Friday, April 06, 2007

Bubbly, bubbly bubbles in science

Ponderer has a post on 'herd mentality' in science. While reading it, I couldn't help being flooded with memories of my own first brush with 'the herd'.

* * *

Place: Chicago. Time: 1988. Event: My first appearance in a big conference.

[The Fall Meeting of TMS, the professional society of materials scientists, is a veritable mela, with thousands of participants attending (and presenting papers and posters in) tens of parallel sessions over several days. ]

My own oral presentation was scheduled in one of the sessions titled General Abstracts, which means exactly what it says: the five or six talks in any one of those sessions can be on anything in materials science.

I reached the lecture hall well in time, and from a carefully selected seat in the second row, I surveyed the territory. It was a largish hall with a capacity of about fifty seats, with half of them already occupied. I could see my adviser two rows behind mine, deep in conversation with a friend of his. I could see a few friends in the back rows; they waved at me cheerily. More people were pouring in in a steady trickle through the two entrances to the hall.

As we got closer to the session's start, the hall was not just getting full, it was overflowing. People stood in the aisles and sat on the floor between the screen and the first row. Some people even stood outside, peering in through the open doorways. Man, this was fantastic! A windfall!

I was thrilled. I was pumped up. I was going to floor this fabulously large audience of my peers (and quite a few stalwarts) with my stellar intelligence and superstellar erudition!

The first talk began. I was too excited then -- and too old now -- to recall much from that talk, but I do recall one thing. At the end of that talk -- and even before the session chairman could say, "any questions?" -- the audience just stood up and trooped out!

And I, the next speaker, had a grand audience of seven people: two friends of mine, my adviser, his friend, the session chairman, the next speaker and an unidentified lurker.

What about the previous speaker? Even she had bolted from the hall immediately after she was done.


  1. Anonymous said...

    that is something about these big "mela" like meetings, i think.
    well- i guess you can chalk it down to another character building experience. :p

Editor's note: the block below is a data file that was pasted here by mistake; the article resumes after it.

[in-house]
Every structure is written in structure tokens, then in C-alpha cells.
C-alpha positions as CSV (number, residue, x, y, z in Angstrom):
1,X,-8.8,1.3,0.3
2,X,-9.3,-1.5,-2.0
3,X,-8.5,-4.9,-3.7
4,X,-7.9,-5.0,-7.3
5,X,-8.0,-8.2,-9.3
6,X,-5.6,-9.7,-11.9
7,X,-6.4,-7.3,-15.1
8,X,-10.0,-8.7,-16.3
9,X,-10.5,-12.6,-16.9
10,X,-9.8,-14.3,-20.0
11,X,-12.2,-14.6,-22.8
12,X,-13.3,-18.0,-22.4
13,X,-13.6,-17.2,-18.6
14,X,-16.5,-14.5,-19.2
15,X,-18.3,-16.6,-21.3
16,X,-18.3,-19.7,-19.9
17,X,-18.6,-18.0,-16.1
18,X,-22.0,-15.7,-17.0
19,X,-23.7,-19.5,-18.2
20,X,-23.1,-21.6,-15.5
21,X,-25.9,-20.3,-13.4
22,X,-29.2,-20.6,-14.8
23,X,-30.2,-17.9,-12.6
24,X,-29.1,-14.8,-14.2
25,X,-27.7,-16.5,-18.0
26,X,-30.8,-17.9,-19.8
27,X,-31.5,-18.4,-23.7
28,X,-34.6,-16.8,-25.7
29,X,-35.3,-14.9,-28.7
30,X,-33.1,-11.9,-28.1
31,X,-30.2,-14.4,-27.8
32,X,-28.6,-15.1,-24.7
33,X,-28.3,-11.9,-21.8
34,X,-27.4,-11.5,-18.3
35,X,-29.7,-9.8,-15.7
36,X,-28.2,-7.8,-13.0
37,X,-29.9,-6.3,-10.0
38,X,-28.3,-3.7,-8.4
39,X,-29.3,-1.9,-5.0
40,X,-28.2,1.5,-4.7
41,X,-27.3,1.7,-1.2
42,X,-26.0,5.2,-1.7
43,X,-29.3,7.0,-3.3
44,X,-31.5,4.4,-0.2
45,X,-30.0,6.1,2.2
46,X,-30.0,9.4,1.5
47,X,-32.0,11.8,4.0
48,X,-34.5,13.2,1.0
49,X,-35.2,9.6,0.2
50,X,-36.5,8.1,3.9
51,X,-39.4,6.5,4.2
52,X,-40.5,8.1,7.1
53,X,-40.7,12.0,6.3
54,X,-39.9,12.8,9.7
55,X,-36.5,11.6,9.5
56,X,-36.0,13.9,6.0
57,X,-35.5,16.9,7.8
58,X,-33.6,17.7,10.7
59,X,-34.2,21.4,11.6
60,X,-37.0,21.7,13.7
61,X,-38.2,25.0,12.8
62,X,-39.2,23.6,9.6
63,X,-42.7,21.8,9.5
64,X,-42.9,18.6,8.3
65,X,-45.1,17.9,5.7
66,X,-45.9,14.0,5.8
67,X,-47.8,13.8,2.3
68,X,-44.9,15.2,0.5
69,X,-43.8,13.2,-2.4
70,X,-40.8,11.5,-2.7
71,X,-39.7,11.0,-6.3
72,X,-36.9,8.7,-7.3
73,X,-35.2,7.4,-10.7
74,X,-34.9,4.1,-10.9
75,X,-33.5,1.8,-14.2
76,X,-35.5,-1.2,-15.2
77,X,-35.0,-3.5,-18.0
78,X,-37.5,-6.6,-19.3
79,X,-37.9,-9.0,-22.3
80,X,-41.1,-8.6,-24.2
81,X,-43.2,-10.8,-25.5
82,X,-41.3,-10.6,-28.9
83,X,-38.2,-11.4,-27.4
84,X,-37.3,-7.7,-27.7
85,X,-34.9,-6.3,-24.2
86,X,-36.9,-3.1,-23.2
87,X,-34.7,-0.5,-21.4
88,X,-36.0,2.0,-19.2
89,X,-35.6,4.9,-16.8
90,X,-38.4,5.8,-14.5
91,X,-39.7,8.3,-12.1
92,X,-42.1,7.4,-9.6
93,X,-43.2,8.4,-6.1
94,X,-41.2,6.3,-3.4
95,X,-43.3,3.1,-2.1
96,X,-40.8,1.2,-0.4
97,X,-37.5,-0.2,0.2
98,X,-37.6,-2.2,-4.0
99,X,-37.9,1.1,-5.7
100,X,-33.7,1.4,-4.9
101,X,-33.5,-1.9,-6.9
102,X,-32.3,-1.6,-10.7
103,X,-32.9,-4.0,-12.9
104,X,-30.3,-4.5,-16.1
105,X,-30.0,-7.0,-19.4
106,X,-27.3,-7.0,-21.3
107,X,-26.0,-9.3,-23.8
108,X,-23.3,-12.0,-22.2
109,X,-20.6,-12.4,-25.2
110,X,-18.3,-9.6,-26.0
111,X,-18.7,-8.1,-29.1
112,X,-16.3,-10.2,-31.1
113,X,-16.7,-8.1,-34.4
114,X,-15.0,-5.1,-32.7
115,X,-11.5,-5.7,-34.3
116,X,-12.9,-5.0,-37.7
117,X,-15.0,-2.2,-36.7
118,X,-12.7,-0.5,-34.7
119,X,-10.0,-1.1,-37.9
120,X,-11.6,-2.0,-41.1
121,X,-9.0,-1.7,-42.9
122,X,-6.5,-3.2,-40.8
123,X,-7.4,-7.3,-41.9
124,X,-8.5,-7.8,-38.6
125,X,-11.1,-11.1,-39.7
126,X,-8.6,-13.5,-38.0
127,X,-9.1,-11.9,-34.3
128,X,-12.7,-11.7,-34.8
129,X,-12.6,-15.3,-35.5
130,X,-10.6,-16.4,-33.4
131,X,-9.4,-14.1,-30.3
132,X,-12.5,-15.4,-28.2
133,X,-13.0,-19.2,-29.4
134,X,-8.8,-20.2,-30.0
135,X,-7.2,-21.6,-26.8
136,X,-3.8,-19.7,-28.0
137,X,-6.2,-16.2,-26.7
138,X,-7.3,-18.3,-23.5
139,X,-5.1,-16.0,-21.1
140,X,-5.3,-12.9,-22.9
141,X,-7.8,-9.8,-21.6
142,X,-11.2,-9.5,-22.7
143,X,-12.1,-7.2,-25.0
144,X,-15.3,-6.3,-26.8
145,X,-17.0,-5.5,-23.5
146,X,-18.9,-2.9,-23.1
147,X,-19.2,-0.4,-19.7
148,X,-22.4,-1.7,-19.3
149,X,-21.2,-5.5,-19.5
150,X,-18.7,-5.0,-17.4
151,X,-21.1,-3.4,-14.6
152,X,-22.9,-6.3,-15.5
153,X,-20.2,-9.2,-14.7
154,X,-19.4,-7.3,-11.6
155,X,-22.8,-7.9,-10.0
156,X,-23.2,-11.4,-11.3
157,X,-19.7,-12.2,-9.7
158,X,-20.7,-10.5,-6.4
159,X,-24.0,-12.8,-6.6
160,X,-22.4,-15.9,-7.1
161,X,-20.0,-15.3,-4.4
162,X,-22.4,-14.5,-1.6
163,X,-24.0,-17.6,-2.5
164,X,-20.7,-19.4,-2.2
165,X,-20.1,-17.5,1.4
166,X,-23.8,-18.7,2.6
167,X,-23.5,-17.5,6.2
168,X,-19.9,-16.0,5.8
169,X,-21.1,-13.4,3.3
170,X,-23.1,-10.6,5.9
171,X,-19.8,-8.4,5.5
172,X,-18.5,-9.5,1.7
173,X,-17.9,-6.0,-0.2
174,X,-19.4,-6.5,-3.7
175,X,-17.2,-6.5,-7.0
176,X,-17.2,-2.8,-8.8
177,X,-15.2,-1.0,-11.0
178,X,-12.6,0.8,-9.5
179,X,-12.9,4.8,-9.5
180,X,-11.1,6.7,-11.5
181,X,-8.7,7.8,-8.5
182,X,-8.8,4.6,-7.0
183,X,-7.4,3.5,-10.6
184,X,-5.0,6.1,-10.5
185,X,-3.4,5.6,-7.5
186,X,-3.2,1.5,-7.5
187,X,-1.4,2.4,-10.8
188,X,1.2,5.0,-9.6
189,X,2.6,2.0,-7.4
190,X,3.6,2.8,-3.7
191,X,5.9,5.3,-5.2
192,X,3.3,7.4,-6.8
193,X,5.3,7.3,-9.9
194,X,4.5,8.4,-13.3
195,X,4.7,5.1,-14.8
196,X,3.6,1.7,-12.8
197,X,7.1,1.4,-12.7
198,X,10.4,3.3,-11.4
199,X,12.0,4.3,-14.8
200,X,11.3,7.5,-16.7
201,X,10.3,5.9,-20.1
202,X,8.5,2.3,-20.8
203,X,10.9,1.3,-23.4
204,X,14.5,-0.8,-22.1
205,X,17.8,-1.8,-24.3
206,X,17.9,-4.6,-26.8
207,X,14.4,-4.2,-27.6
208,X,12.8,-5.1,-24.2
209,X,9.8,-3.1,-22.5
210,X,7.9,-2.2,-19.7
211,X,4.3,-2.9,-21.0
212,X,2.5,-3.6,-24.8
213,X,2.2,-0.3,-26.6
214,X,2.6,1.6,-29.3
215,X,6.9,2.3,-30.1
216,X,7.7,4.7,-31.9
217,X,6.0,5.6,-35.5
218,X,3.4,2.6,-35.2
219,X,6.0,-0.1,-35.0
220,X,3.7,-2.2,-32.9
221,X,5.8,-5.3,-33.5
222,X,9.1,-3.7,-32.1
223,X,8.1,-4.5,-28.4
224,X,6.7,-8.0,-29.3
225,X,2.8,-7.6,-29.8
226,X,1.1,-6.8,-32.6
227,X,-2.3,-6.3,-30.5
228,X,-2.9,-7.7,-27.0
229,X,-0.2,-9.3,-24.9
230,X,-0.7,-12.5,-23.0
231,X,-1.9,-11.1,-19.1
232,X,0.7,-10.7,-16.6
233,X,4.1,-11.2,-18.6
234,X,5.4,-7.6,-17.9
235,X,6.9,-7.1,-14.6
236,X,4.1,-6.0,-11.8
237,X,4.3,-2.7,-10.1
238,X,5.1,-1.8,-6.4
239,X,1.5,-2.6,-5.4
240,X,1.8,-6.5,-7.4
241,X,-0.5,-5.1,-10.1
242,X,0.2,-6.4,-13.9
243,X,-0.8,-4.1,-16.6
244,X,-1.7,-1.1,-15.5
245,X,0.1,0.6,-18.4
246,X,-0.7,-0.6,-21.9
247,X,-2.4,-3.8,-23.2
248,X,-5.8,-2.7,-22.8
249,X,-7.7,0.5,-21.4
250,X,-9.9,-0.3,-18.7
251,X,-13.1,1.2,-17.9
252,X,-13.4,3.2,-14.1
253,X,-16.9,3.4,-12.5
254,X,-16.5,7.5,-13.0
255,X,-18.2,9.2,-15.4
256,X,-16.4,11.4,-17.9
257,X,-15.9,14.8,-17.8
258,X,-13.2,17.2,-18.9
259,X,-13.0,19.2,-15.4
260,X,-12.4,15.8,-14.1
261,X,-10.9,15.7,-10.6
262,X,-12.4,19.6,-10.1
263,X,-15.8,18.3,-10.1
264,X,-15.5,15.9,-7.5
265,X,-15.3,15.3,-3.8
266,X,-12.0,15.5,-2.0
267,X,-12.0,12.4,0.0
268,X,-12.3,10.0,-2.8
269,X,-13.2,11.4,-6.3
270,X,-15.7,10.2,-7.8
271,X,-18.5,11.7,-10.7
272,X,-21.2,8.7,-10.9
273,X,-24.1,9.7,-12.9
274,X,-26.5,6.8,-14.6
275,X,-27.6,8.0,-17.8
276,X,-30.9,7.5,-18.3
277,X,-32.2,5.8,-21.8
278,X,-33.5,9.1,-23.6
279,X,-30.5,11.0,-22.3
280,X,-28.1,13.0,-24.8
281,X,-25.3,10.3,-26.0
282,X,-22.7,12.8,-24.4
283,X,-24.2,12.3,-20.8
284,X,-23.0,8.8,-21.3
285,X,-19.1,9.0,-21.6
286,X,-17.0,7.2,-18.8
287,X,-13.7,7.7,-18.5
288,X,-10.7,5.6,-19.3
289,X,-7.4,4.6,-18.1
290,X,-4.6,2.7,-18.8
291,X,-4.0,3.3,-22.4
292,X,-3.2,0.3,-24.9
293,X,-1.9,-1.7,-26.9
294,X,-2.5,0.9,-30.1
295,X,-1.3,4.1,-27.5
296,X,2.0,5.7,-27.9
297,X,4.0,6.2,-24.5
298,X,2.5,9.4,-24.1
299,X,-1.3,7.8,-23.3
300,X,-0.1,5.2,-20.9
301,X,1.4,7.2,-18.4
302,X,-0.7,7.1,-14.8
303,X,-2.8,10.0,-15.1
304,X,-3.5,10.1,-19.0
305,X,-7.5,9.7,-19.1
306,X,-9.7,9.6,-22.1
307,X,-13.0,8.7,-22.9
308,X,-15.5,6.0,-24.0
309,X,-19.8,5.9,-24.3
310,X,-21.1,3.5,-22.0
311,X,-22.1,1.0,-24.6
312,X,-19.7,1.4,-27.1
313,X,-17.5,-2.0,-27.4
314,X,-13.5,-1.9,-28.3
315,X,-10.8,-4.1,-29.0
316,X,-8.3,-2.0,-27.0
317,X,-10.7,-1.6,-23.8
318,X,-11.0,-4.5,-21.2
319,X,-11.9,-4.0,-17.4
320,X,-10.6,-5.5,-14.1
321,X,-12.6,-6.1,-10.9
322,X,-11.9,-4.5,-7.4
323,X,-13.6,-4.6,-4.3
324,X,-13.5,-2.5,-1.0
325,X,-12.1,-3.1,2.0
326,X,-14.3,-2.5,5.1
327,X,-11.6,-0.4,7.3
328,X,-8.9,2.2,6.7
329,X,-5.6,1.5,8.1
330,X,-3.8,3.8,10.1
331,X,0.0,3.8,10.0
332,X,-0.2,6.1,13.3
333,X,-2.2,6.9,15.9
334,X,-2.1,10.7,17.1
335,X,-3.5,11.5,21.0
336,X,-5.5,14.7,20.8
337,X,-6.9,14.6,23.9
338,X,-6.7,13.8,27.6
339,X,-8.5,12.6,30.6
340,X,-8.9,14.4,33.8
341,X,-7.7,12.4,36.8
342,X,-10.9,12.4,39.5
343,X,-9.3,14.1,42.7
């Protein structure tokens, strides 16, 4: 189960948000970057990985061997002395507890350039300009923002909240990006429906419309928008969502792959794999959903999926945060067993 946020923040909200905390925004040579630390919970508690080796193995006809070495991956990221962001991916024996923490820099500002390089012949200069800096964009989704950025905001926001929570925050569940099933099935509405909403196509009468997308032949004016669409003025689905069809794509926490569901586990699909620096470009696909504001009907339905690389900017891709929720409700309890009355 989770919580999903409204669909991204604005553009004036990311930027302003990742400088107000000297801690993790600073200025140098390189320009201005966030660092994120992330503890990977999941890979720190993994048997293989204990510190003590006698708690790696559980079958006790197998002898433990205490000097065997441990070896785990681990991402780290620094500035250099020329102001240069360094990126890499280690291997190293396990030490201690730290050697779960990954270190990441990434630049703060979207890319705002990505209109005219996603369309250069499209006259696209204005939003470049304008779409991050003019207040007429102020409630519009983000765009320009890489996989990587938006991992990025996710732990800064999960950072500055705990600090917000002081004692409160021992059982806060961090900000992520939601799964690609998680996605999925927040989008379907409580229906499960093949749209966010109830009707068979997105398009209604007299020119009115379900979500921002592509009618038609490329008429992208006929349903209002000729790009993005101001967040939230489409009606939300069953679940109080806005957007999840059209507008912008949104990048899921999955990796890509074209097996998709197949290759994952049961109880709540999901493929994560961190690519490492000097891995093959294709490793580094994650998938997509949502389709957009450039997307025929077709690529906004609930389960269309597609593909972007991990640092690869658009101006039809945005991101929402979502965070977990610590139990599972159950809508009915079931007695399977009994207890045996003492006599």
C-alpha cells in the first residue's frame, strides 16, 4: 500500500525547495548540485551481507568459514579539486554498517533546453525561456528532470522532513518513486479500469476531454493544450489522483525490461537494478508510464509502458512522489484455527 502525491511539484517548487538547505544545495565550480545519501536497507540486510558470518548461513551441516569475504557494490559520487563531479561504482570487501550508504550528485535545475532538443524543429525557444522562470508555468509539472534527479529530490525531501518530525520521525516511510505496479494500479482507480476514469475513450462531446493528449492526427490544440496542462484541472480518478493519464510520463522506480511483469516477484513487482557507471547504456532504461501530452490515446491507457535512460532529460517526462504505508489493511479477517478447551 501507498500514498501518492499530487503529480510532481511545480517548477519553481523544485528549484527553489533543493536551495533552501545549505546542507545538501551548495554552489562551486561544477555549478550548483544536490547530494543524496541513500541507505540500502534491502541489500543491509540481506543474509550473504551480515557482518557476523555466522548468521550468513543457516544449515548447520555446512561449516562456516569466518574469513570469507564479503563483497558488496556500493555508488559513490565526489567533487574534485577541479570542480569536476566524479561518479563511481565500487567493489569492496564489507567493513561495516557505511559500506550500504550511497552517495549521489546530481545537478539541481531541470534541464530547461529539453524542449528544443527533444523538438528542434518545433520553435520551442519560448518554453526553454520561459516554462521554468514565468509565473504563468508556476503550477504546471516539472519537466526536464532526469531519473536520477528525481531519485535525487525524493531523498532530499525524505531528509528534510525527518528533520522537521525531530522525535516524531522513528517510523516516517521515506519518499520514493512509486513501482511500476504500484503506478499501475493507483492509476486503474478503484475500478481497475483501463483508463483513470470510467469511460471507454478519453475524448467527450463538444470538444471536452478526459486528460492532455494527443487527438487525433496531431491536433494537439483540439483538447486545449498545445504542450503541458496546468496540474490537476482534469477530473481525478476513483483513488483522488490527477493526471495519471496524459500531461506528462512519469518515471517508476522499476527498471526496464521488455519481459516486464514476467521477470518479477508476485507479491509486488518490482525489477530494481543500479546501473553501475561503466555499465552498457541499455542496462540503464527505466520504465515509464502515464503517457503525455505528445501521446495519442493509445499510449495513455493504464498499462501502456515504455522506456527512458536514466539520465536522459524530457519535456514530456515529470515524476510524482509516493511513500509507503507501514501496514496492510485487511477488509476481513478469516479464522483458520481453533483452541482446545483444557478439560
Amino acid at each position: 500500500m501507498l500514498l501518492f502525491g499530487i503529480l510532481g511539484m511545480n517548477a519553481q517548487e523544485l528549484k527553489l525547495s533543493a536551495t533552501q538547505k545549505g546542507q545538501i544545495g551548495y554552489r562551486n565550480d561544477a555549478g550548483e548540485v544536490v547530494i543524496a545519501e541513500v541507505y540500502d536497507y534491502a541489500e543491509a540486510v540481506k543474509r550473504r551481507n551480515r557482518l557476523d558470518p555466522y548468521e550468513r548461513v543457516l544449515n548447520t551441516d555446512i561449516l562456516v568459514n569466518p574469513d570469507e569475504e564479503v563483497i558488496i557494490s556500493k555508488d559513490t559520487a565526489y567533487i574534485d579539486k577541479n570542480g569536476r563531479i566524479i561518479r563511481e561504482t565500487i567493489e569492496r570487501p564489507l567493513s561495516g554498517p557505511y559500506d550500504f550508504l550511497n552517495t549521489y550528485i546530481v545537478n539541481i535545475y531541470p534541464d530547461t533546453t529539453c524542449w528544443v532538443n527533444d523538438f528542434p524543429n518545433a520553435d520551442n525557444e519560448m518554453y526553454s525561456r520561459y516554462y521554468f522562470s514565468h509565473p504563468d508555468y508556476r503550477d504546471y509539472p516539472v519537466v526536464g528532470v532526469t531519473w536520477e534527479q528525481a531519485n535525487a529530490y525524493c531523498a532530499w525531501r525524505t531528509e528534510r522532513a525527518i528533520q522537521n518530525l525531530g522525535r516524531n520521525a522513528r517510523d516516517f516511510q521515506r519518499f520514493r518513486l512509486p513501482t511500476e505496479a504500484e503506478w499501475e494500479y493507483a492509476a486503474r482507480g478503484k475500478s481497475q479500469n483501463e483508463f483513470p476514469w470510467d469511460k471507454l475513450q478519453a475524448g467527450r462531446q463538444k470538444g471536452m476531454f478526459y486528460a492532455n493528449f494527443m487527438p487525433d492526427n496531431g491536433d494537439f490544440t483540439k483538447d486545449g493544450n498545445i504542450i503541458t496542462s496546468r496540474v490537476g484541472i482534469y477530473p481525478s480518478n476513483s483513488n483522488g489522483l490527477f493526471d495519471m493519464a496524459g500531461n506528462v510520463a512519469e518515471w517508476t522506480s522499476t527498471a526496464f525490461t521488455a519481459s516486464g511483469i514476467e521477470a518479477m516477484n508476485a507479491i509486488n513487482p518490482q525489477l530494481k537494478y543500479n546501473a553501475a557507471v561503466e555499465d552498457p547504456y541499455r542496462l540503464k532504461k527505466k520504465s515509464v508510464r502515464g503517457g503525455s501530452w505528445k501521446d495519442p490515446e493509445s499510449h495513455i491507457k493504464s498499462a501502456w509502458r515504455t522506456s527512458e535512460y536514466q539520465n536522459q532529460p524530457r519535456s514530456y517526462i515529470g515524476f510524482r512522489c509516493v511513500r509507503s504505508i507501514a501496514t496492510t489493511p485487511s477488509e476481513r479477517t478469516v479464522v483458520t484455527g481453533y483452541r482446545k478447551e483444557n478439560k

2. Niket said...

    You are talking about something different than the "herd mentality" that Ponderer refers.

    The big umbrella meetings are not organized well, have several sessions of ones interest going on simultaneously and have typically higher acceptance rates that allows a dreadfully incomplete work to follow some really insightful or interesting talk. As a result, people often go to talks based on who the speaker is. A talk of mine at AIChE ( was extremely well attended. Later on I discovered that my advisor was denoted as the speaker in the sessions info.

    I had the pleasure of attending Combustion Institute symposium recently. It is also a large-ish symposium, but significantly well organized and with a low acceptance rate. You had a 25-minute slot, with 5 minutes for questions, 1 minute for change-over; the session chairs were very particular of sticking to the schedule. All sessions that I went to were well attended. Due to the well-planned scheduling, people entered or left during that one minute change-over. While some sessions were more popular than others (session-to-session variations could be significant), I saw less than 15% of people leaving or entering at the end of a presentation... most talks in a session had more-or-less equal attendence.

    I've heard that Gordon conferences tend to be similar... even more so. Never attended one.

  3. Abi said...

    TGIF: Character-building experience, it certainly was!

    Niket: You are talking about something different than the "herd mentality" that Ponderer refers.

    Mmmm, I don't think so. Here's the point (which was implicit in the post):

    The 'herd' attended the talk just before mine, and (in a mercenary fashion) went on to the next one in a different session and hall. Reason? Those talks were all in a 'hot' subfield of that era ('intermetallics').

    I agree with your other points about large conferences with multiple parallel sessions. I too prefer smaller, focused conferences.

    BTW, do Gordon Conferences have parallel sessions? I don't think so, but I haven't been to one myself.